Book by Doolittle Sean
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Common sense told Andrew Kindler that a surprise visitor at the beach house didn't necessarily mean bad news. Instinct changed his mind long before the stranger with the sport coat on his arm got around to showing his badge.
"Hello up there."
Andrew hadn't realized he'd dozed off in the lounge chair until the voice startled him awake. He sat up and blinked against the sunlight, slowly regaining his sense of place. After all these weeks, he still sometimes woke up disoriented. He'd gotten to like the feeling.
Most of the time.
"Sorry. Over here."
Andrew looked toward the owner of the voice, who stood near the top of the long run of stairs leading up to the deck. When the stranger saw that he'd gotten Andrew's attention, he raised a rolled newspaper in greeting. "Anybody home?"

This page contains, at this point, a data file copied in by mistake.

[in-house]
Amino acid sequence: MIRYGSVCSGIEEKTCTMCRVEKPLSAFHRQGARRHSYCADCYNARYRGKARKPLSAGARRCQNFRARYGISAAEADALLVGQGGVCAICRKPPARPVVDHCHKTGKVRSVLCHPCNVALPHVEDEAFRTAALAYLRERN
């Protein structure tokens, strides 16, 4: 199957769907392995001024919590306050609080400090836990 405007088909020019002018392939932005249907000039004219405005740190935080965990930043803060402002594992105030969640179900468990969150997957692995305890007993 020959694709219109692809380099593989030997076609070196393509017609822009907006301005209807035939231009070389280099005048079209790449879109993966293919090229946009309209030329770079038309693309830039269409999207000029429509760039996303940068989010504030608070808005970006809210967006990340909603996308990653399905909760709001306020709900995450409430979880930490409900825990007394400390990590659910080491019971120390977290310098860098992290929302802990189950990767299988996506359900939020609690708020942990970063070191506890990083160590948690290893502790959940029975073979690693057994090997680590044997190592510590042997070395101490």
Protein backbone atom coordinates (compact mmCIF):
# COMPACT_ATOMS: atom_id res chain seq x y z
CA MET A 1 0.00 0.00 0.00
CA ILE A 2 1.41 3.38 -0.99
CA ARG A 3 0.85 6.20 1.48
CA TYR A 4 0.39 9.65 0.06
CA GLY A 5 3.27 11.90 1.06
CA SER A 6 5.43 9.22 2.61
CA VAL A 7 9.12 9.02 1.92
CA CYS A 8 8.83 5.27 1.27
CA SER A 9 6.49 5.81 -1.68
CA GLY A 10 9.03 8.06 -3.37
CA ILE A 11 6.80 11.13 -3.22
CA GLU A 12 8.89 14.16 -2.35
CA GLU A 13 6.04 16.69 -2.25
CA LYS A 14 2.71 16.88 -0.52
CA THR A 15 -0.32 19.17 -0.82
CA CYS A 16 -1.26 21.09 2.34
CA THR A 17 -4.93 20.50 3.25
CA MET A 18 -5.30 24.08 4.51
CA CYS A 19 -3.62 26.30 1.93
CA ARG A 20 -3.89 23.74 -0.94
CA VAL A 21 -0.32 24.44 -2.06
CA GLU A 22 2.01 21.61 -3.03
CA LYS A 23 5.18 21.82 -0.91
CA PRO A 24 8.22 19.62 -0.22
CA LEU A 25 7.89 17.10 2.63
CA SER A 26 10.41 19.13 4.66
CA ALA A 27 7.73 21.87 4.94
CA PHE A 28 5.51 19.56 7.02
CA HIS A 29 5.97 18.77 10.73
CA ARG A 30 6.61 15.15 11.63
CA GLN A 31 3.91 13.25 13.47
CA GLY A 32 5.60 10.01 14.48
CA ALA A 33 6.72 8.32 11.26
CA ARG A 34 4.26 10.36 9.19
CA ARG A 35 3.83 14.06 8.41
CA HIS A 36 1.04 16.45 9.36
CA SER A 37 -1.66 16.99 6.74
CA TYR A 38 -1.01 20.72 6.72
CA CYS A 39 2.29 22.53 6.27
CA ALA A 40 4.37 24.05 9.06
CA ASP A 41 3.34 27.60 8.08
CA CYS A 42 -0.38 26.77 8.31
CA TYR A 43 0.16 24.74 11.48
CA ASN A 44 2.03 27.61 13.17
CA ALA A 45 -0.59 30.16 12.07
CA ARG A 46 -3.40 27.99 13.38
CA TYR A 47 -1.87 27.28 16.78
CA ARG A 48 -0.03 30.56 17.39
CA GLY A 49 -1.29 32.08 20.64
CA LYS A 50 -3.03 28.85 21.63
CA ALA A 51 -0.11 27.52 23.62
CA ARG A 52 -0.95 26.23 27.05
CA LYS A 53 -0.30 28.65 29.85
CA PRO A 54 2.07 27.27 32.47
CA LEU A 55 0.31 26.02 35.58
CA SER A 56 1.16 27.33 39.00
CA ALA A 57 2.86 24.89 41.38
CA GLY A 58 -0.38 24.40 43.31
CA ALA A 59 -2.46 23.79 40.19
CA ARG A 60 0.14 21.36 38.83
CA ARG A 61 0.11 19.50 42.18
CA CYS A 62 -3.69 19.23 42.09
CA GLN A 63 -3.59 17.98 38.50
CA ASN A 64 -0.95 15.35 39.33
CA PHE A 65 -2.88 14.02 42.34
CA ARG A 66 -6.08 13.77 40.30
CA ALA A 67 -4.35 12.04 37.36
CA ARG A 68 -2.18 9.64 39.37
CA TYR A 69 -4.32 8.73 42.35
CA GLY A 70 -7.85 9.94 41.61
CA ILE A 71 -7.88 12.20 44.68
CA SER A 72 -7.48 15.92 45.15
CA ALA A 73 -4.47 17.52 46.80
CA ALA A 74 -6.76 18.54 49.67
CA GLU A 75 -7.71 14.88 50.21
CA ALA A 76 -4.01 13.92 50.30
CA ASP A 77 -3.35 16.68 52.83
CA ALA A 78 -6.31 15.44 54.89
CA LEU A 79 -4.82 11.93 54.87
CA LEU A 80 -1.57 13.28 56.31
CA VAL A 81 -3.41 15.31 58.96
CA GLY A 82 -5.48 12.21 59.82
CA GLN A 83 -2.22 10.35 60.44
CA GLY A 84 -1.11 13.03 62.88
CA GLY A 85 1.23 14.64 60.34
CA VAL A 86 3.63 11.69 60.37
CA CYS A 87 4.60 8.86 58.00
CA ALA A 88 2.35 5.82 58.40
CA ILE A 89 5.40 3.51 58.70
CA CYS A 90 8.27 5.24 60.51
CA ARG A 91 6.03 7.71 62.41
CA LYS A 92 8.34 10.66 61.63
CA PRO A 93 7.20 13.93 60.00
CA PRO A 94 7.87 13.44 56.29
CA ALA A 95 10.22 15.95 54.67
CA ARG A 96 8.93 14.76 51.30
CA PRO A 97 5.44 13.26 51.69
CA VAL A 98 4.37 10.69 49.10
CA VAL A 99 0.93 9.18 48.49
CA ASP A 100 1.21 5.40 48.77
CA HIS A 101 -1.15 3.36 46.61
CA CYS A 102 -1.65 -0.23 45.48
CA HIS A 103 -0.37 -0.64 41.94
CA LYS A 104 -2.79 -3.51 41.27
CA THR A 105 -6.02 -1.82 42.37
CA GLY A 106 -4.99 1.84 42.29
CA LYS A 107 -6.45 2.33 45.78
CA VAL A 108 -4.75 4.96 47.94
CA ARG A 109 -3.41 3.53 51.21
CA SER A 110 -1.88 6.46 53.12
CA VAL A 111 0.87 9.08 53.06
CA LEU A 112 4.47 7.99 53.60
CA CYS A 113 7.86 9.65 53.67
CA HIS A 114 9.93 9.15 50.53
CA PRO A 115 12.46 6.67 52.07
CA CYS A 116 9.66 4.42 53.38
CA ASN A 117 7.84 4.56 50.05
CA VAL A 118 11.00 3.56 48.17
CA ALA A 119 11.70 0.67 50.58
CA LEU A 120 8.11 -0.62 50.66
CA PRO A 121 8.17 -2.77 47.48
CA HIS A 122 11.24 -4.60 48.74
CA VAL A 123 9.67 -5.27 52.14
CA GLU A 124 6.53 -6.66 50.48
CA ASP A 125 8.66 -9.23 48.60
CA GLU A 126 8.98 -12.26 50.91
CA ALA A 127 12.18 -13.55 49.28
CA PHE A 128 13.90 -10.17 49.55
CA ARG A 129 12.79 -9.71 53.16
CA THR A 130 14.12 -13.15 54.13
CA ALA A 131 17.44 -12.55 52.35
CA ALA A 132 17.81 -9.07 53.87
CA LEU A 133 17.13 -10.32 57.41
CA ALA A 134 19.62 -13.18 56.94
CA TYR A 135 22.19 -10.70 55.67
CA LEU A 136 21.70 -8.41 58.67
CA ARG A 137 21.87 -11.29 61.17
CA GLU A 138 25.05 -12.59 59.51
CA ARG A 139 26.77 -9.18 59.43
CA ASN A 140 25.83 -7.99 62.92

Andrew looked at his watch. Not quite nine o'clock. He reached to turn down the radio, suddenly wishing he had a dog.
"Morning," he said.
"Morning," said the stranger. "I rang the bell but nobody answered. Heard the radio, noticed the gate was open, thought I'd poke my head around. Mind if I come up?"
A German Shepherd, Andrew thought. Maybe a Doberman.
"Watch that top step," he said. "It's cracked through the middle."
The guy acknowledged the tip with a short wave of the newspaper and a long stride over the offending tread. He strolled across the deck, scuffed cowboy boots sounding a hollow knock that echoed beneath the planks. Andrew watched from the lounge chair, evaluating possibilities.